At the request of students, I’m running a session at our doctoral study school next week on the ‘transition’ (that makes it sound smoother than it actually is) from doctoral student to an academic career. It’s allowed me to read a number of articles, reports and guides that are essentially talking about academic labour.
Below is some reading I’ve suggested to students and would recommend to anyone thinking about an academic career or giving advice to those thinking about such a career. In addition to discussing the readings, we will of course be talking about writing CVs, completing job applications, how to read a job description and preparing for interviews. In my session, I wanted to go beyond the standard ‘careers advice’ and ‘surgery’, and use research and the writings of academics to inform our understanding of academic life.
Personally, I find there’s a lot to like about the job, but the research and individual accounts show that increasingly it’s an intensive, extensive, and sometimes harmful career to pursue. I see and have felt that, too. Structurally, the trajectory of academic work and life will be very difficult to change, (although I’m working on it), but as the Hortensii group make clear, there are ways that we can be more generous and kind to doctoral students and to colleagues; especially to the many individuals already living insecure and highly mobile lives.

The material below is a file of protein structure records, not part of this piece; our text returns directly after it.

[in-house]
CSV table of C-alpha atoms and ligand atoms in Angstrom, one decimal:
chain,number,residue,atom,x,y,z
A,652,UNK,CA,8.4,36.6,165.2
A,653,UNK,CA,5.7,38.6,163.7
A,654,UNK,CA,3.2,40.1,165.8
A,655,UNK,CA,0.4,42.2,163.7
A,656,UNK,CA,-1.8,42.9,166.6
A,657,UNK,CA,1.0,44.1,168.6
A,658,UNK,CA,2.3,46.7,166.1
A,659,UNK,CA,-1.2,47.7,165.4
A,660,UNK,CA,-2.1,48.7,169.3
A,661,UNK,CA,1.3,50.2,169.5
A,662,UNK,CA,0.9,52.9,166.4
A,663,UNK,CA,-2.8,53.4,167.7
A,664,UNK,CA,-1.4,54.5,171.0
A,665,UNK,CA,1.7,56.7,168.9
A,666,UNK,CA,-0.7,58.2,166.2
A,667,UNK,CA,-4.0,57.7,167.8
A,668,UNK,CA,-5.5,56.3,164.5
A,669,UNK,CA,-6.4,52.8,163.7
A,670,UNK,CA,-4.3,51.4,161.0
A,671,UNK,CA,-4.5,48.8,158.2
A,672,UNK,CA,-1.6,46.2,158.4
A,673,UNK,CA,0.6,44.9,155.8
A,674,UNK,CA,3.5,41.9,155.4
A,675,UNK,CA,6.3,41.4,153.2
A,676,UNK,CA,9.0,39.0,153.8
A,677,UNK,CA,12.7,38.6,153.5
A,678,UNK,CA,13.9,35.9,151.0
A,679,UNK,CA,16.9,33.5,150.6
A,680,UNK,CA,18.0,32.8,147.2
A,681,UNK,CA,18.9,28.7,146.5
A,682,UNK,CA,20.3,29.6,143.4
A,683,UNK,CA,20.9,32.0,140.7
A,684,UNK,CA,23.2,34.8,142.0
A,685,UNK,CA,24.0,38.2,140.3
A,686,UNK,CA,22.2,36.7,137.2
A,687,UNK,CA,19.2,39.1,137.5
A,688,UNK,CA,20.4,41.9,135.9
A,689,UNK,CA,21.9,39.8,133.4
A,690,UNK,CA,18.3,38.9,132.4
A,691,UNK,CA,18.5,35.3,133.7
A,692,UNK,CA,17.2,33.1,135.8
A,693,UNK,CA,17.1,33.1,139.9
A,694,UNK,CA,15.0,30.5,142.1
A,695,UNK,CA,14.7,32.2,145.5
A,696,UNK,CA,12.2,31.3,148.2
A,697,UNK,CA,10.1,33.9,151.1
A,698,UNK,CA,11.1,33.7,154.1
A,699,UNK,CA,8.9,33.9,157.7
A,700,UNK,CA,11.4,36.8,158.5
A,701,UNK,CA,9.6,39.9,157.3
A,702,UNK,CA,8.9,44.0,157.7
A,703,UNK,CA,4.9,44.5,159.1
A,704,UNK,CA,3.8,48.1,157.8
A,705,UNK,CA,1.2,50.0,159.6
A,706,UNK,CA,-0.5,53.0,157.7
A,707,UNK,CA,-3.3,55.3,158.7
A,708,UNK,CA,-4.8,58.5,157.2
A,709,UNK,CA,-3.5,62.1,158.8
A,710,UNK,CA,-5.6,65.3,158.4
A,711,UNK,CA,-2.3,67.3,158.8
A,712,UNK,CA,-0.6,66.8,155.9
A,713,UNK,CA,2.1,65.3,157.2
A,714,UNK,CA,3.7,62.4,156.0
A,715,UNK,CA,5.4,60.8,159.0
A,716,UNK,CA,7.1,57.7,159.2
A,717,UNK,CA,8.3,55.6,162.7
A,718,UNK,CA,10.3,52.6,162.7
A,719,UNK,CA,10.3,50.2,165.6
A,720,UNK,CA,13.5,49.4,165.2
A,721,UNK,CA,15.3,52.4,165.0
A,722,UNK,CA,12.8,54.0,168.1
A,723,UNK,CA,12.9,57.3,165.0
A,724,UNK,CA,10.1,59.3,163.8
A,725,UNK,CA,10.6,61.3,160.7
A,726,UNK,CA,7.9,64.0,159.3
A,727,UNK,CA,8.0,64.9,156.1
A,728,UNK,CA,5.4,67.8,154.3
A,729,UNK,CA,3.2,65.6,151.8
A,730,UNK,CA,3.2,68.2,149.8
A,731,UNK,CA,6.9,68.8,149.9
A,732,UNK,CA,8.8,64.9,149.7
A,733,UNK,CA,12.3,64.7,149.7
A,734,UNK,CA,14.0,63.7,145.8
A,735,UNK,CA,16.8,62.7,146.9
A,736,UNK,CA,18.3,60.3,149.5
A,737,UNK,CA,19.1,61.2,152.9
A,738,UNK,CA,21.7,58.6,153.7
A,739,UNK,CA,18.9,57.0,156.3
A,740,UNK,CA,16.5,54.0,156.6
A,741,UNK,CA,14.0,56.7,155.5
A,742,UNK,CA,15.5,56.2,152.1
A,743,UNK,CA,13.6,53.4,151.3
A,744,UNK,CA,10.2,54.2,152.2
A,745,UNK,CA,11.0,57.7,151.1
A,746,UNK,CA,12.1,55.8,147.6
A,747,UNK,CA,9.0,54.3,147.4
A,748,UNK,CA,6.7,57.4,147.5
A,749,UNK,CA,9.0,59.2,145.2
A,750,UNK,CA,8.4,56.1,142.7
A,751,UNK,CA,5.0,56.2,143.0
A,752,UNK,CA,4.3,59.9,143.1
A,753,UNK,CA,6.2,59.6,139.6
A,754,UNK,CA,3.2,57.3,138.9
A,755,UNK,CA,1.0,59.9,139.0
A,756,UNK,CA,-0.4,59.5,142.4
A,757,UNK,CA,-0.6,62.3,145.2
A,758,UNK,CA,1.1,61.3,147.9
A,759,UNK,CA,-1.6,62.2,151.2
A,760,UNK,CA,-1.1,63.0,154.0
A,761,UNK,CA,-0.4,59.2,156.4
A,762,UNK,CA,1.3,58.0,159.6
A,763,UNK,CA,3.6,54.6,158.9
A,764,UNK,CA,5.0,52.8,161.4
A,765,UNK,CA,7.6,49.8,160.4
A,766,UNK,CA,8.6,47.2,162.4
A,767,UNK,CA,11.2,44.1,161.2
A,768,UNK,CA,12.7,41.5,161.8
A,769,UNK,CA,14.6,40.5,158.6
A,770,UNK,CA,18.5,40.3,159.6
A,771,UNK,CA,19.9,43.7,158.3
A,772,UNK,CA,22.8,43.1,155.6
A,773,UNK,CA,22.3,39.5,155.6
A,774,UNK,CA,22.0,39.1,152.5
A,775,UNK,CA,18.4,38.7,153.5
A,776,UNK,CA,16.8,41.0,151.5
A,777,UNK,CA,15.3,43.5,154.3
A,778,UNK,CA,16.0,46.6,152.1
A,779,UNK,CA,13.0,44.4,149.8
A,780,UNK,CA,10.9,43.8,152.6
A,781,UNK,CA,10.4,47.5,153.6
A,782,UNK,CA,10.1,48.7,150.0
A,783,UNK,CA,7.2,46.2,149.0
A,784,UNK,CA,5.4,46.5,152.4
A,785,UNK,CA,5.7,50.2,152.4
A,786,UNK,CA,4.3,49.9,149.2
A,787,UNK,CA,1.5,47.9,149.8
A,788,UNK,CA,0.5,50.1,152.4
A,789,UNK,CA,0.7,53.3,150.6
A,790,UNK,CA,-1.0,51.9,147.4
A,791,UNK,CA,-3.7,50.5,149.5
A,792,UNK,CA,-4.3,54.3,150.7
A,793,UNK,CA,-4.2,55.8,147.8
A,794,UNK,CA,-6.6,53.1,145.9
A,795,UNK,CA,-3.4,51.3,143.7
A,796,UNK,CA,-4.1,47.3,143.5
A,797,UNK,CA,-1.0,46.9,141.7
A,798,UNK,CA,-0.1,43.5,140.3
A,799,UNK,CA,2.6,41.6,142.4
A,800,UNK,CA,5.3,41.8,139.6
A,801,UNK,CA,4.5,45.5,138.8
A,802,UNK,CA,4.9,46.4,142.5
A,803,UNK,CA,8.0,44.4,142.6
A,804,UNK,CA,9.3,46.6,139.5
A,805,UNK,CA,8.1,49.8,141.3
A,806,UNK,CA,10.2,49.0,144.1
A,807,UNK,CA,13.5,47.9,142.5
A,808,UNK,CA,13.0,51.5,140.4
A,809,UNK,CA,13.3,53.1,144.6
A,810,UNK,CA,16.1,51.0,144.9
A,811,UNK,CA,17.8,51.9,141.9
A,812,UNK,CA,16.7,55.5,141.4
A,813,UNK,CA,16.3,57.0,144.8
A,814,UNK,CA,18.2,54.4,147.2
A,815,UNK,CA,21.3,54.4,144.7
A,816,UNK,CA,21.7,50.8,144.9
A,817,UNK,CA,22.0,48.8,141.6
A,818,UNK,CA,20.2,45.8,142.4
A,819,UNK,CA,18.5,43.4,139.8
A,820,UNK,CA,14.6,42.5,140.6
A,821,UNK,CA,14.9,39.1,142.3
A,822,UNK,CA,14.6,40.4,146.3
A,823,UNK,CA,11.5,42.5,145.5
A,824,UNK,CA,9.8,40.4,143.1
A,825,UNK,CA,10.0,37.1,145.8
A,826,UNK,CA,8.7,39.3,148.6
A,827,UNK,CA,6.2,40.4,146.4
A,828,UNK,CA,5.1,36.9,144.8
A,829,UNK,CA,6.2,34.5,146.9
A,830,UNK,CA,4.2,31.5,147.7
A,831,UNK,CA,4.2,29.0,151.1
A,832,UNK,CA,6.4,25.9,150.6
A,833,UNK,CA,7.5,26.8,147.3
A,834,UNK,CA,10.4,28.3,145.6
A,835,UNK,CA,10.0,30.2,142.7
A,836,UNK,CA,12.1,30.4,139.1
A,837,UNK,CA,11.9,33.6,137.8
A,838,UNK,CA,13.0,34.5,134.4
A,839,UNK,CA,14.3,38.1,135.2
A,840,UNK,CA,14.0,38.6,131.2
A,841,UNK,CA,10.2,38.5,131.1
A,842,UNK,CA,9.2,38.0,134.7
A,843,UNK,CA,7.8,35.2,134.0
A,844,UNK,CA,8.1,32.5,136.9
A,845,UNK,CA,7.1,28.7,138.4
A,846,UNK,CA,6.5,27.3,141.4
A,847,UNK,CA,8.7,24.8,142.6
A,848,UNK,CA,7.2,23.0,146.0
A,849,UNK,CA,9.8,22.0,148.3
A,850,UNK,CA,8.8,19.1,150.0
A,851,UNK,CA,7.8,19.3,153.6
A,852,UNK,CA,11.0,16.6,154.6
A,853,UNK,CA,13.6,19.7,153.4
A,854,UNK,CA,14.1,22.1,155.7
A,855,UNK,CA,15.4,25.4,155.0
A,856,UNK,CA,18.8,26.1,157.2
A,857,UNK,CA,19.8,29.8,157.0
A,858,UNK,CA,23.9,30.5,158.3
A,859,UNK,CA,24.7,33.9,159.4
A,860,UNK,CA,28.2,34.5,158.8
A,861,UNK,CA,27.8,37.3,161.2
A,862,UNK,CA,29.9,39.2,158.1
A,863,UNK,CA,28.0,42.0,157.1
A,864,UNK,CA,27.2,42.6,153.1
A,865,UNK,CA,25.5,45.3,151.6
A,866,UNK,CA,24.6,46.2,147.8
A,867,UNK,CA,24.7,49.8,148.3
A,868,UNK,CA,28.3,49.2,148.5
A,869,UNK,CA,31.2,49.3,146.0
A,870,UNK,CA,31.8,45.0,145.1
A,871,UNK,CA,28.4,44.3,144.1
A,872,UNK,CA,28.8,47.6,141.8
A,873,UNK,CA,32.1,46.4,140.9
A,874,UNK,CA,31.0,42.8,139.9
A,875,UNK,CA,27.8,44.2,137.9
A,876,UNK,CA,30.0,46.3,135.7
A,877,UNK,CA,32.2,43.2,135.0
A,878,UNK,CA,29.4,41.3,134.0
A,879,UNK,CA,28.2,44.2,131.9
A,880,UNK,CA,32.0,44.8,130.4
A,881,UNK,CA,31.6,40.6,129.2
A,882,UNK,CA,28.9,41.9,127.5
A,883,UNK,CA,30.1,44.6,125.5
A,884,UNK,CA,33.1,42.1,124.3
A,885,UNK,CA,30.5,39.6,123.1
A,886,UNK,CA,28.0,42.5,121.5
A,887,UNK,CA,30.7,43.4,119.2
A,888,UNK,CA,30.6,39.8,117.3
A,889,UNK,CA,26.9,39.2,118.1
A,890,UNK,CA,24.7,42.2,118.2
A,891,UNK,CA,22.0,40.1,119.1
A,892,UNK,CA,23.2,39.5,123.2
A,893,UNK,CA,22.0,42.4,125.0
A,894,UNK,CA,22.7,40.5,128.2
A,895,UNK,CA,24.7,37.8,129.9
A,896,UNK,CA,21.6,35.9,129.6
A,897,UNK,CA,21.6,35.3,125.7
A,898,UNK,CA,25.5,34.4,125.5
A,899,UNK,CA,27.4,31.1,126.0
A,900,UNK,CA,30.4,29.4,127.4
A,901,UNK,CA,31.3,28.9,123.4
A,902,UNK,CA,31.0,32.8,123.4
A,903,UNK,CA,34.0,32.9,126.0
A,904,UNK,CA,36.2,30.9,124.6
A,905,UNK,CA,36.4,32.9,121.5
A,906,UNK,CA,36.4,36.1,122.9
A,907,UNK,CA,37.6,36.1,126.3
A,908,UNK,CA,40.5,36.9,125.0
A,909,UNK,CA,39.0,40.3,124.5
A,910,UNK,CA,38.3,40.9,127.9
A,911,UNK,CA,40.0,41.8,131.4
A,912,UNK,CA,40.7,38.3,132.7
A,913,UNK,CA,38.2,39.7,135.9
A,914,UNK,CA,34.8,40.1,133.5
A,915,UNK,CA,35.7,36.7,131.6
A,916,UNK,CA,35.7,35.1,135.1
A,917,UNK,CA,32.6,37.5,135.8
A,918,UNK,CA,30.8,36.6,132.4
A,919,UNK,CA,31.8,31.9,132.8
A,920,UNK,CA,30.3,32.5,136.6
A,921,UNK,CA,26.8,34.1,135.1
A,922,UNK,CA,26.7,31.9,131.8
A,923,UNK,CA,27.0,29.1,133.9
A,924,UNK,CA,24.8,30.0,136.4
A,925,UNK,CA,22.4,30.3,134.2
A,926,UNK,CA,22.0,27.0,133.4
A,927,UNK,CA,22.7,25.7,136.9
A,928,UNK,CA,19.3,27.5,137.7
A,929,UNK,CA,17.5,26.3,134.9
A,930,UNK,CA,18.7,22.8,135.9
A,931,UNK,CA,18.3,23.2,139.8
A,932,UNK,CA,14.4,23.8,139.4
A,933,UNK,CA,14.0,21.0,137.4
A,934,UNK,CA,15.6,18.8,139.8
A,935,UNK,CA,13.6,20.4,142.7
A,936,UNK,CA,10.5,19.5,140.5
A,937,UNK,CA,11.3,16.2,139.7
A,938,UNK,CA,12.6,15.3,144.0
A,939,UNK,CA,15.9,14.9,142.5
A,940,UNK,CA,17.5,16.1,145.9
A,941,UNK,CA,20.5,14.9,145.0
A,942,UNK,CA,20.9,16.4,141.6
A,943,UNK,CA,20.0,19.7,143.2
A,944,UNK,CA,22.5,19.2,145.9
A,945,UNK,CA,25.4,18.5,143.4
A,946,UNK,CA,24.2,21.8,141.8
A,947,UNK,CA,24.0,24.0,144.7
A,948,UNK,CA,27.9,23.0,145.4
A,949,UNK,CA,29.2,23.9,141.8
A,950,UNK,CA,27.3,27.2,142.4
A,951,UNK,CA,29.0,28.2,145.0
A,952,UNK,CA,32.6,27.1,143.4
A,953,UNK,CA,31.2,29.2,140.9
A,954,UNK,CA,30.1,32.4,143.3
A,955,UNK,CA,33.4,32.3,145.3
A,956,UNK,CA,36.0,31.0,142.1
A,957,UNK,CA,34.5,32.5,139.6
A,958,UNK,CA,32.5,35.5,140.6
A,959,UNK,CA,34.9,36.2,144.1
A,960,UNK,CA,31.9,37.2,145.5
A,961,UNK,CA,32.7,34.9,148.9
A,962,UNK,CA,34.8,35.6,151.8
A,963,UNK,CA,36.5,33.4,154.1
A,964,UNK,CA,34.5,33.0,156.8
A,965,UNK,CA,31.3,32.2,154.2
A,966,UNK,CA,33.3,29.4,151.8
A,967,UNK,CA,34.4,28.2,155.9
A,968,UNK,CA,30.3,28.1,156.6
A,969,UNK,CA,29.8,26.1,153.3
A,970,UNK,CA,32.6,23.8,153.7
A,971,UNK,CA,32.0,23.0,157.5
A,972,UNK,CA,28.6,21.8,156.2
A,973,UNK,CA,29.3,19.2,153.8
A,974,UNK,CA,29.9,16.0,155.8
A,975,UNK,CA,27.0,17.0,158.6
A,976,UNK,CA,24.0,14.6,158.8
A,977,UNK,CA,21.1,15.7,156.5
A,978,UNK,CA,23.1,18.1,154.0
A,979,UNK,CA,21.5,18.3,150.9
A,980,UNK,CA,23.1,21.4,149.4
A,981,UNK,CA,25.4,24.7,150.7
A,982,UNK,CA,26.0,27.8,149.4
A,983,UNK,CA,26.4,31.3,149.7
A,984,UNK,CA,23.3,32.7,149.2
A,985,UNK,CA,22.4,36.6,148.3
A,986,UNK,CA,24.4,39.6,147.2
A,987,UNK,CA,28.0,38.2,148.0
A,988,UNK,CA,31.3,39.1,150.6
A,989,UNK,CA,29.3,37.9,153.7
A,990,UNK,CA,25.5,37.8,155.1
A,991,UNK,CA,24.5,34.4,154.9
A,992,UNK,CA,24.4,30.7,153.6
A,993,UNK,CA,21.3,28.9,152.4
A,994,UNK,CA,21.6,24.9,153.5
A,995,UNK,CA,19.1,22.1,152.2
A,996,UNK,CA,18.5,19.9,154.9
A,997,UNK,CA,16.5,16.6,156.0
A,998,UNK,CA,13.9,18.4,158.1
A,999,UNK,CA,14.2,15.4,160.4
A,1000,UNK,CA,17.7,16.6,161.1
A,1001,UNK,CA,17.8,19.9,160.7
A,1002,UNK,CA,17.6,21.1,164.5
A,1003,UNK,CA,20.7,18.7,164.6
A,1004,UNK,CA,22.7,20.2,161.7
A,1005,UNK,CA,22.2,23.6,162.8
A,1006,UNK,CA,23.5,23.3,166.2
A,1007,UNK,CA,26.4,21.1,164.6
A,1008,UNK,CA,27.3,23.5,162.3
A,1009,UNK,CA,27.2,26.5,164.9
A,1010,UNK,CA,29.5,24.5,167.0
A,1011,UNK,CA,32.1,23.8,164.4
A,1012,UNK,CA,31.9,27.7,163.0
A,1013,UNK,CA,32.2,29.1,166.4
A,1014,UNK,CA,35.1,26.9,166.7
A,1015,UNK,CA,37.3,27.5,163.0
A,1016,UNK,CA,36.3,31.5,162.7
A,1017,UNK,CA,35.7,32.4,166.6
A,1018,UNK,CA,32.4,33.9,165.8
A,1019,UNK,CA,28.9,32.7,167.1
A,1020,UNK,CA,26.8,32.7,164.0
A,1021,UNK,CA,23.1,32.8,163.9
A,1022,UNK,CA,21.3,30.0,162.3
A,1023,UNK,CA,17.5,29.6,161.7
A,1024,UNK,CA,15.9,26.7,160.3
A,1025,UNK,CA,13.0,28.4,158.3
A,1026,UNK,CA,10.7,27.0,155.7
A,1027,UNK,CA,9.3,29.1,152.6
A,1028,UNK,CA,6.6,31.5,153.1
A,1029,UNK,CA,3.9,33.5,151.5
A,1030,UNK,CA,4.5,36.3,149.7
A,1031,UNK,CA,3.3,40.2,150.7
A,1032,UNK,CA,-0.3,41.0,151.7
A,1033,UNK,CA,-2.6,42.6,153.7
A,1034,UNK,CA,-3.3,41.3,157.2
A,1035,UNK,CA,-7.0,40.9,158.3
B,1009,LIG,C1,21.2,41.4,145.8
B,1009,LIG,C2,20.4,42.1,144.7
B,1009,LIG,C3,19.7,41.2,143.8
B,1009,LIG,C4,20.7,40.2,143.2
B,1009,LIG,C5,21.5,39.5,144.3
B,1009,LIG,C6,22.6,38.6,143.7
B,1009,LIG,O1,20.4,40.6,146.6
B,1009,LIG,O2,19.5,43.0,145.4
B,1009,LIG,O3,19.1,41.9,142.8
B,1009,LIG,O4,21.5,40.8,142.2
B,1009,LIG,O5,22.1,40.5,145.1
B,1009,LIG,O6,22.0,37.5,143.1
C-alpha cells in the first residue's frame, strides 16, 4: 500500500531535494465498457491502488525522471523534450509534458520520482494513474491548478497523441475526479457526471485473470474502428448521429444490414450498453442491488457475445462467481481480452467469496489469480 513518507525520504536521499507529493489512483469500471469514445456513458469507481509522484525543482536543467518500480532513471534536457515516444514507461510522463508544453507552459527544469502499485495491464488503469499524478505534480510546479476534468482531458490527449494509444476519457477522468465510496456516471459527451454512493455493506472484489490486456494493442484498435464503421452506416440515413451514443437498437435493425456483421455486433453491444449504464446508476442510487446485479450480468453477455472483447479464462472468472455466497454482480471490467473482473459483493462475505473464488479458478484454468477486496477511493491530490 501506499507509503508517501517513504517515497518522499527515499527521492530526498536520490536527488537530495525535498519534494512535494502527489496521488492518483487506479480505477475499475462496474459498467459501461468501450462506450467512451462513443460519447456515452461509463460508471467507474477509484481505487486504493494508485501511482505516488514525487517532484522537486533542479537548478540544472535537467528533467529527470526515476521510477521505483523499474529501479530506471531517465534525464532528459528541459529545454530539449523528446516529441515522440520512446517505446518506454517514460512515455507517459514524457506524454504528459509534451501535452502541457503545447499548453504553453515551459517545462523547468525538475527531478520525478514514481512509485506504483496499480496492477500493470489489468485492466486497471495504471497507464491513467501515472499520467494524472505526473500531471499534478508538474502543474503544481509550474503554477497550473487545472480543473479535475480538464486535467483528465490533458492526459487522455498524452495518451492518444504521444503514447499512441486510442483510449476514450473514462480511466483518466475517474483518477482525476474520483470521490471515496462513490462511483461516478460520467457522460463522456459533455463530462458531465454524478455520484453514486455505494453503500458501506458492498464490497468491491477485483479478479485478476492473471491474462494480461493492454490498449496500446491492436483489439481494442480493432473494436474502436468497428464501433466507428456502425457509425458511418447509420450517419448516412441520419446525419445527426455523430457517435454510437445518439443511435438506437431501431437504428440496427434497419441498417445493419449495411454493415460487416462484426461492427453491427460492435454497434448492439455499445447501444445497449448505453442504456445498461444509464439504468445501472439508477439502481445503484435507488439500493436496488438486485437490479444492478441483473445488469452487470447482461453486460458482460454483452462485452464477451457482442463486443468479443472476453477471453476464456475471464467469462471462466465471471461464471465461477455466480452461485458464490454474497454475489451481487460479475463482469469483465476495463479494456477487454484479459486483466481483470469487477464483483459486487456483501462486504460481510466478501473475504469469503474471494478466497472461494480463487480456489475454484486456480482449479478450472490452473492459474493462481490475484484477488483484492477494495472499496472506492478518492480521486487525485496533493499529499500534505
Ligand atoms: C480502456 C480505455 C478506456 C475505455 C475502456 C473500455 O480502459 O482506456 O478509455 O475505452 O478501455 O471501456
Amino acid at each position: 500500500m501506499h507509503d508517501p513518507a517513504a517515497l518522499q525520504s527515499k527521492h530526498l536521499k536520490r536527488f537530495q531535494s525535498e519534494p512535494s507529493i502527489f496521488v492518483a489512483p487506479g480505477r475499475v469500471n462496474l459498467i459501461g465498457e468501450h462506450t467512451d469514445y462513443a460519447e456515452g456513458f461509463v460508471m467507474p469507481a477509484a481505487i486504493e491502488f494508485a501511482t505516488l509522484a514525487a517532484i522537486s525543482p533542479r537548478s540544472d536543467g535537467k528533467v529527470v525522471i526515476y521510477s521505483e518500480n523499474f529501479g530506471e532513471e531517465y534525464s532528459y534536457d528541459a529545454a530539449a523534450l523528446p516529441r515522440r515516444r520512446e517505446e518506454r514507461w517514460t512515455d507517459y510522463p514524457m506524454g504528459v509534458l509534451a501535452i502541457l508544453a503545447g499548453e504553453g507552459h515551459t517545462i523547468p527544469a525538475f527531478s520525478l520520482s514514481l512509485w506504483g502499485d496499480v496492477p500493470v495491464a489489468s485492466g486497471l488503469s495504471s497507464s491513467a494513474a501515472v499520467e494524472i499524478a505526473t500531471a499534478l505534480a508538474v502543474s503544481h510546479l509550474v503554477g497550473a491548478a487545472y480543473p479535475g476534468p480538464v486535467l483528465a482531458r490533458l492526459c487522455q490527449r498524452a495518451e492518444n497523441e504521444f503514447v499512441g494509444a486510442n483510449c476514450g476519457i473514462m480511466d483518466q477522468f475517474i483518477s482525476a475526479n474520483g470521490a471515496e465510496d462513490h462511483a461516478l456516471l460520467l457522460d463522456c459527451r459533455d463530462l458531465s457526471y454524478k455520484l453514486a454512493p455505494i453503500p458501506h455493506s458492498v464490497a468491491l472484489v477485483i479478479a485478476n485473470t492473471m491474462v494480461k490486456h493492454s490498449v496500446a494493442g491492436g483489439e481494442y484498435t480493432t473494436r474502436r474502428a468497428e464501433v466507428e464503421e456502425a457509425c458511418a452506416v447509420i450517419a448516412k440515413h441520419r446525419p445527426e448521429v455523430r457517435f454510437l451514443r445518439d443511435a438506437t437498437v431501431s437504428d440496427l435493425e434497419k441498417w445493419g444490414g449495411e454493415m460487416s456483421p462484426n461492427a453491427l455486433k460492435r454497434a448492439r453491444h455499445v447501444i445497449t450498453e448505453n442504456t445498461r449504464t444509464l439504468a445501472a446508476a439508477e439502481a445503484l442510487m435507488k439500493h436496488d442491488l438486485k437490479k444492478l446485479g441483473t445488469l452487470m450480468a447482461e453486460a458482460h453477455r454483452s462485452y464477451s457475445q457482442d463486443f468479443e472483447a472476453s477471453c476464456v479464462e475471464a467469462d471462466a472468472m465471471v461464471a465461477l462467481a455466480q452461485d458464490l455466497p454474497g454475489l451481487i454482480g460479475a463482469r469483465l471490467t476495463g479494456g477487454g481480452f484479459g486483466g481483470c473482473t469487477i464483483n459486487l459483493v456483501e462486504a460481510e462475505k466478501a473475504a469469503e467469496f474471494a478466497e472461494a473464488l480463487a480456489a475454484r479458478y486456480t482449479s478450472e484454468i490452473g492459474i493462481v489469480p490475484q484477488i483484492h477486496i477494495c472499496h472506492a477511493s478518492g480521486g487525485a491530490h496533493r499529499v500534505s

- Afonso, A. (2013) How academia resembles a drug gang.
- Ball, S. (2015) Accounting for a sociological life: influences and experiences on the road from welfarism to neoliberalism.
- Berry, D. (2012) Becoming a university academic.
- Dickey, E. (2014) The impact of the poor academic job market on PhD graduates and what we individual academics can do about it. [website]
- European Science Foundation (2014) Career tracking of doctorate holders. [website]
- Gill, R. (2009) Breaking the silence: The hidden injuries of neo-liberal academia.
- Nuernberg and Thompson (2008) Academic Career Paths of Social Science PhD Graduates. [website]
I have collected a lot more than this, so if you’re also faced with having to discuss or research this, get in touch and I’ll send you what I have.